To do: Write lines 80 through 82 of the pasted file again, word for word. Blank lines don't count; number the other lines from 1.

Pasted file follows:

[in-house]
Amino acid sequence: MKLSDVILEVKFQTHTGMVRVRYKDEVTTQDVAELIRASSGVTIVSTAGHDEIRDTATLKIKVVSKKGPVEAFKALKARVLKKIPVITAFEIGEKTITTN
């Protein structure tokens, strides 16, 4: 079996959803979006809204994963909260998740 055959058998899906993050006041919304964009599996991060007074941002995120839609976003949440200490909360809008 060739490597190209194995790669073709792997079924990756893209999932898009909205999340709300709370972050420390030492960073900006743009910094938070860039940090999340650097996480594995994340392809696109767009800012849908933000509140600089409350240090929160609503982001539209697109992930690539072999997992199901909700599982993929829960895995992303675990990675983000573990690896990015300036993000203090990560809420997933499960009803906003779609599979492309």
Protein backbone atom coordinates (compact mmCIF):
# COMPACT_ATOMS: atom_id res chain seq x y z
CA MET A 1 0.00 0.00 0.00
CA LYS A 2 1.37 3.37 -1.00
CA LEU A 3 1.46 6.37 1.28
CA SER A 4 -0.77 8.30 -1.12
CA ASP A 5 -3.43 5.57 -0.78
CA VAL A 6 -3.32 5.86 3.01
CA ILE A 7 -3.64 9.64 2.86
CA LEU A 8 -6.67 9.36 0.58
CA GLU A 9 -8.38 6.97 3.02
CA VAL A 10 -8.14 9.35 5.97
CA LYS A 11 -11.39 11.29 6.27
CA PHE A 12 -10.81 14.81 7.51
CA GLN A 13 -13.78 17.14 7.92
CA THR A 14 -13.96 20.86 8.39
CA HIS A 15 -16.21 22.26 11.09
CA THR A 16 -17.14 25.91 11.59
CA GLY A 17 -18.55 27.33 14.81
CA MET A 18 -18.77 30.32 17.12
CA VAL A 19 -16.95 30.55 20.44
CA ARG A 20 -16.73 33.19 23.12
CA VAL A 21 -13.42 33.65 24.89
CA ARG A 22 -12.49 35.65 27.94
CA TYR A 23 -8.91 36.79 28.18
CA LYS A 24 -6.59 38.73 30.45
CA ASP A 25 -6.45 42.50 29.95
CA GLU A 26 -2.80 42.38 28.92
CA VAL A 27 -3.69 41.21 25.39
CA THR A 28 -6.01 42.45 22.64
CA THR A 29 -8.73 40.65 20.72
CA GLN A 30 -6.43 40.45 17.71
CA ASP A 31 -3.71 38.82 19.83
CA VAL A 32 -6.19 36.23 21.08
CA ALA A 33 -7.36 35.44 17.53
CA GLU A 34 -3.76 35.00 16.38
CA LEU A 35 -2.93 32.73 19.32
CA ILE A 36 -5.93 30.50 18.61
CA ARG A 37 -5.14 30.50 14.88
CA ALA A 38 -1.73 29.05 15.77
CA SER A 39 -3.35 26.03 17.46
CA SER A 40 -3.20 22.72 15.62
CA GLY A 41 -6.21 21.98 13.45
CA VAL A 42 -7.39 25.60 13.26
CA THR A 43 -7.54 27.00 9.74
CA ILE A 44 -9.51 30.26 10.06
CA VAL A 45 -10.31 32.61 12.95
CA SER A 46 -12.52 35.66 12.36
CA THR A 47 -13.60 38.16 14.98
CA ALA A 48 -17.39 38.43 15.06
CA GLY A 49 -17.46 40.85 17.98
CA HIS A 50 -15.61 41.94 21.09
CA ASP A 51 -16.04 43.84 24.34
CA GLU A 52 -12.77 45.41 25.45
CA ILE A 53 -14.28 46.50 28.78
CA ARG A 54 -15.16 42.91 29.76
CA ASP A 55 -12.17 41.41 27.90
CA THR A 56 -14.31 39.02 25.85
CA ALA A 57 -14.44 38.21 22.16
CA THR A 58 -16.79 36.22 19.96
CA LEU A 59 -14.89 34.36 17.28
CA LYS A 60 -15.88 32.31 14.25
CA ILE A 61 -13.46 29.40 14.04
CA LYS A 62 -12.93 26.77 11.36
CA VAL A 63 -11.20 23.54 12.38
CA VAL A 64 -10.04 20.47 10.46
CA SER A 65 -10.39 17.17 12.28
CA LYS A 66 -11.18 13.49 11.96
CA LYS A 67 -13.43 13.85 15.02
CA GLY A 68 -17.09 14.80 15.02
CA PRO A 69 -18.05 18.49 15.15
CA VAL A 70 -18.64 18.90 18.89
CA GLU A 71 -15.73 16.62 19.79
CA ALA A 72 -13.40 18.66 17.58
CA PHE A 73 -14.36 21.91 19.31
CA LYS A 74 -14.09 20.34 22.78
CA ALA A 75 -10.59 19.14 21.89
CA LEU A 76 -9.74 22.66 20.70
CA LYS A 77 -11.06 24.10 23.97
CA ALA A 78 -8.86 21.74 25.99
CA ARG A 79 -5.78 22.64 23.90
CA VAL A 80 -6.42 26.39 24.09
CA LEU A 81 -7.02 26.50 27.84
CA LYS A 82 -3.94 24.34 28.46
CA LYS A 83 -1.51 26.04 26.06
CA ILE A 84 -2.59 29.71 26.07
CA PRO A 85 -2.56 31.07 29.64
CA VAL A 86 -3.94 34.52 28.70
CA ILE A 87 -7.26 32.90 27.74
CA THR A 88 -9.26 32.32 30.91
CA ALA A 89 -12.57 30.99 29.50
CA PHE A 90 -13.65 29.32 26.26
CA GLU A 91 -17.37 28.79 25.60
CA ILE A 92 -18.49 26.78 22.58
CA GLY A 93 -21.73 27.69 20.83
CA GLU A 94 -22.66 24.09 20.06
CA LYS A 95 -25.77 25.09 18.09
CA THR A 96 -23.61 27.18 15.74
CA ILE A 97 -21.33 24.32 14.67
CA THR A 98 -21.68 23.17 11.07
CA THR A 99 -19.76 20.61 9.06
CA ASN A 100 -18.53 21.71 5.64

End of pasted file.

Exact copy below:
CA ALA A 75 -10.59 19.14 21.89
CA LEU A 76 -9.74 22.66 20.70
CA LYS A 77 -11.06 24.10 23.97